SIKESTON -- Morning lows on Monday and Tuesday were the lowest in almost two years. But the frigid temperatures weren't the only weather headlines this year.
"We had the ice storm in February, the flooding in March and the remnant from Ike," said Joel Evans, emergency management director in Scott County. "Any one of those would have been a unique year, but all of them together gives you a really unique year."
The National Weather Service in Paducah, Ky., which covers southeast Missouri, recorded overnight lows of 7 degrees Monday and Tuesday mornings, with temperatures on Monday topping out at 22 degrees, according to Robin Smith, a meteorologist there. Information was not available in the NWS database regarding the last time temperatures were that low in Sikeston, but it was February 2007 in Cape Girardeau.
"But there's nothing out of the ordinary with it at all," Smith said of the cold temperatures. "Of course, people are thinking that it's unusual for this late in December, but that's not the case -- it's really quite typical."
In fact, he said all those weather occurrences that hit the area are quite normal in regards to weather patterns.
"The flooding was due to just massive rain," he said. "But really, that was nothing unusual."
But it created a lot of problems for local entities to clean up. "It continued to grow in magnitude over a period of time," said Evans. "It required multiple bridge replacements, multiple culvert replacements and massive debris cleanup."
Most all of the county roads were impacted in some way by the flood, and all of the gravel roads required some degree of resurfacing, Evans continued.
Public and individual assistance was granted to Scott, New Madrid and Mississippi counties as a result of the March flooding and February ice storms through the Federal Emergency Management Agency. Following the path of destruction left by remnants of Hurricane Ike, the three counties received a declaration for public assistance.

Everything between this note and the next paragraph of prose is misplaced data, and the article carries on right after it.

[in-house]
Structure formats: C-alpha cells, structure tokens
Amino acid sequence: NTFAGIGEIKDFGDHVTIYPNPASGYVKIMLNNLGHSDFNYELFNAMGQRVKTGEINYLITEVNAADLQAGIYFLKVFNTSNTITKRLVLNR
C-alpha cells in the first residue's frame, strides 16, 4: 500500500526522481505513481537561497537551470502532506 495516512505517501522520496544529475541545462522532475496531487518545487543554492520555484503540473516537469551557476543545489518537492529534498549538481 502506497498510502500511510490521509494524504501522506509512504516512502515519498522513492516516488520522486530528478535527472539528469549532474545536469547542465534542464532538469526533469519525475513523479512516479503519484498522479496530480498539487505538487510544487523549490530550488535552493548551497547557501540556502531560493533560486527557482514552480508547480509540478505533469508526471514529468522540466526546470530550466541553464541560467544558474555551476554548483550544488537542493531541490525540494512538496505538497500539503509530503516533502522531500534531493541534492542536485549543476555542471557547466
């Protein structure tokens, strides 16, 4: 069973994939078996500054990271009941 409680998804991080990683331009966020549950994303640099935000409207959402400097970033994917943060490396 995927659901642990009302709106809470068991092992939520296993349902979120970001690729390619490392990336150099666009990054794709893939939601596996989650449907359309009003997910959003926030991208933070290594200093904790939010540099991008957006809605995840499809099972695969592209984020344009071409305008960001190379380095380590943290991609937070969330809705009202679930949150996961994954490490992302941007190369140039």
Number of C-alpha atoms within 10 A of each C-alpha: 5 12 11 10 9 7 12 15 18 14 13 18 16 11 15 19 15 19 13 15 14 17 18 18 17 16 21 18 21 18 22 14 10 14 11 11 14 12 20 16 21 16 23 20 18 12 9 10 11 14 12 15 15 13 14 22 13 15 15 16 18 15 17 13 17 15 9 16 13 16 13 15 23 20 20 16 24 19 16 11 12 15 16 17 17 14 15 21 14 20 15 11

But each experience also provided a lot of learning and on-the-job training for officials who helped to weather the storms. "We now know a little better what to look for and what areas to predict damage," he said. "With these experiences, we will be better able to prepare for the next disaster."
As a result of the disasters, county commissioners have approved purchases and are looking into more that will make better, more efficient use of the personnel and materials the county does have, said Evans. "And we're right now doing the footwork for a grant to improve our emergency operations center," he said. The grant is for up to $250,000.
Emergency shelters were set up while there was widespread power outages during the flooding and ice storms, said Evans. He is now working with the Red Cross to identify additional shelter areas in the county so residents will know where to go in future disasters,
The county also received Homeland Security supplies over the summer. Cots, blankets and supplies for about 300 are stored in a trailer, all part of the grant.
Evans said a helpful tool for him, as well as residents, is FEMA's "Are you ready" handbook, available online at www.fema.gov/areyouready/. "It's a really good document for you to prepare your home and your family for dealing with disaster," he said.
In his first year as emergency management director, Evans said he learned quite a bit on the job. However, he's looking forward to using his efforts elsewhere -- other than preparing for and cleaning up disasters, then applying for assistance -- in the coming year. "I'd like to focus on some training," he said.
He also commended the community for coming together to help one another during the disasters.
"During the flooding, volunteers from all of the fire departments helped with the sandbagging efforts, as well as many others," he said. "And I think that, in a major disaster, that work ethic and care for your neighbor will be key in getting through."